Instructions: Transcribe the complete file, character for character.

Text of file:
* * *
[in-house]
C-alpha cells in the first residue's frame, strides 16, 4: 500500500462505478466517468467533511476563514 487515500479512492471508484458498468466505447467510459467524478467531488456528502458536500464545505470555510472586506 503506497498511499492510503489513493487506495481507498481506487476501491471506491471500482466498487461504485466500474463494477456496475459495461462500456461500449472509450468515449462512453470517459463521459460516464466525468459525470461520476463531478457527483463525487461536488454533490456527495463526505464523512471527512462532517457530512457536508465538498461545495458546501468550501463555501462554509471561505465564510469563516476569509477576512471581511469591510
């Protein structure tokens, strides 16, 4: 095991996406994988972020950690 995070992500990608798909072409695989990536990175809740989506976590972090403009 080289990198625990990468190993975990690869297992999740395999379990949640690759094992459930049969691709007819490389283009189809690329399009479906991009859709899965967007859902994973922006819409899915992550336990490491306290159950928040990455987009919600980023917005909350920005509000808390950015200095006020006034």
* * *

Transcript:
[in-house]
C-alpha cells in the first residue's frame, strides 16, 4: 500500500462505478466517468467533511476563514 487515500479512492471508484458498468466505447467510459467524478467531488456528502458536500464545505470555510472586506 503506497498511499492510503489513493487506495481507498481506487476501491471506491471500482466498487461504485466500474463494477456496475459495461462500456461500449472509450468515449462512453470517459463521459460516464466525468459525470461520476463531478457527483463525487461536488454533490456527495463526505464523512471527512462532517457530512457536508465538498461545495458546501468550501463555501462554509471561505465564510469563516476569509477576512471581511469591510
């Protein structure tokens, strides 16, 4: 095991996406994988972020950690 995070992500990608798909072409695989990536990175809740989506976590972090403009 080289990198625990990468190993975990690869297992999740395999379990949640690759094992459930049969691709007819490389283009189809690329399009479906991009859709899965967007859902994973922006819409899915992550336990490491306290159950928040990455987009919600980023917005909350920005509000808390950015200095006020006034």